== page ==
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Interstate Differentials in State and Local Business Taxation, 1971–86

Neil Bania () and L N Calkins
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L N Calkins: Center for Regional Economic Issues, Case Western Reserve University, Cleveland, OH 44106, USA; Department of Economics and Finance, John Carroll University, University Heights, OH 44118, USA

Environment and Planning C, 1992, vol. 10, issue 2, 147-158

Abstract: A necessary step in addressing questions of business tax incidence or resource allocation is the development of adequate measures of interstate business tax differentials. Earlier work by Wheaton is extended and updated by the construction of new estimates of the aggregate state and local taxation of US business over the period 1971–86. The results suggest the following: First, the average level of business taxation by state and local governments is approximately 5% of net business income. Second, there appears to be substantial and increasing variation in the effective tax rate on businesses among the individual states. Third, the Northeast remains a place of significantly high tax burdens on businesses. And, last, certain states experience more variation in their effective tax rate over time—a phenomenon at least partly attributable to the effects of the business cycle on business income.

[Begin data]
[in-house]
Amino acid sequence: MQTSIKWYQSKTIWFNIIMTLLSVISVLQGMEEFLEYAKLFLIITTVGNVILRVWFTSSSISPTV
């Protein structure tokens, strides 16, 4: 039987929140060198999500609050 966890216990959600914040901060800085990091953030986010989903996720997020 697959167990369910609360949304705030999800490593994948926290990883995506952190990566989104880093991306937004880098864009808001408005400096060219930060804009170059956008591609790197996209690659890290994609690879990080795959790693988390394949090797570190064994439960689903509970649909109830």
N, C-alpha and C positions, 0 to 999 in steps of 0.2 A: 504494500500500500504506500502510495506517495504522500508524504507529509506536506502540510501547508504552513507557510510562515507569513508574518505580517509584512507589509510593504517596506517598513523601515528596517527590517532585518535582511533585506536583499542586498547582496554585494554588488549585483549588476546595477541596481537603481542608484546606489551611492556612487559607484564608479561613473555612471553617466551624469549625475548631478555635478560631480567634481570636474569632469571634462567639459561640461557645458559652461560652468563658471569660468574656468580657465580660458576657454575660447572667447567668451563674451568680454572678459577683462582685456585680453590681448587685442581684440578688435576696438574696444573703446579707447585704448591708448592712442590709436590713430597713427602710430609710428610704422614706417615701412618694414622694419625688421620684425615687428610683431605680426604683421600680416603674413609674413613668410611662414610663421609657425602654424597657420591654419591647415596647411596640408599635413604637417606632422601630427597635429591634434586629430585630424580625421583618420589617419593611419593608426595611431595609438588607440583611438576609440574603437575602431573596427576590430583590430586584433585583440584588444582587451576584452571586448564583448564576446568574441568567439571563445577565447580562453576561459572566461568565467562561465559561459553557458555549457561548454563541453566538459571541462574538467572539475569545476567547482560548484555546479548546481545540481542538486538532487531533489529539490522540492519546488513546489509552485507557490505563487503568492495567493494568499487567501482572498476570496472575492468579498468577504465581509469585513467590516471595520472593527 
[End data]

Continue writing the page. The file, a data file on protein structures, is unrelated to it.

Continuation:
Date: 1992
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DOI: 10.1068/c100147

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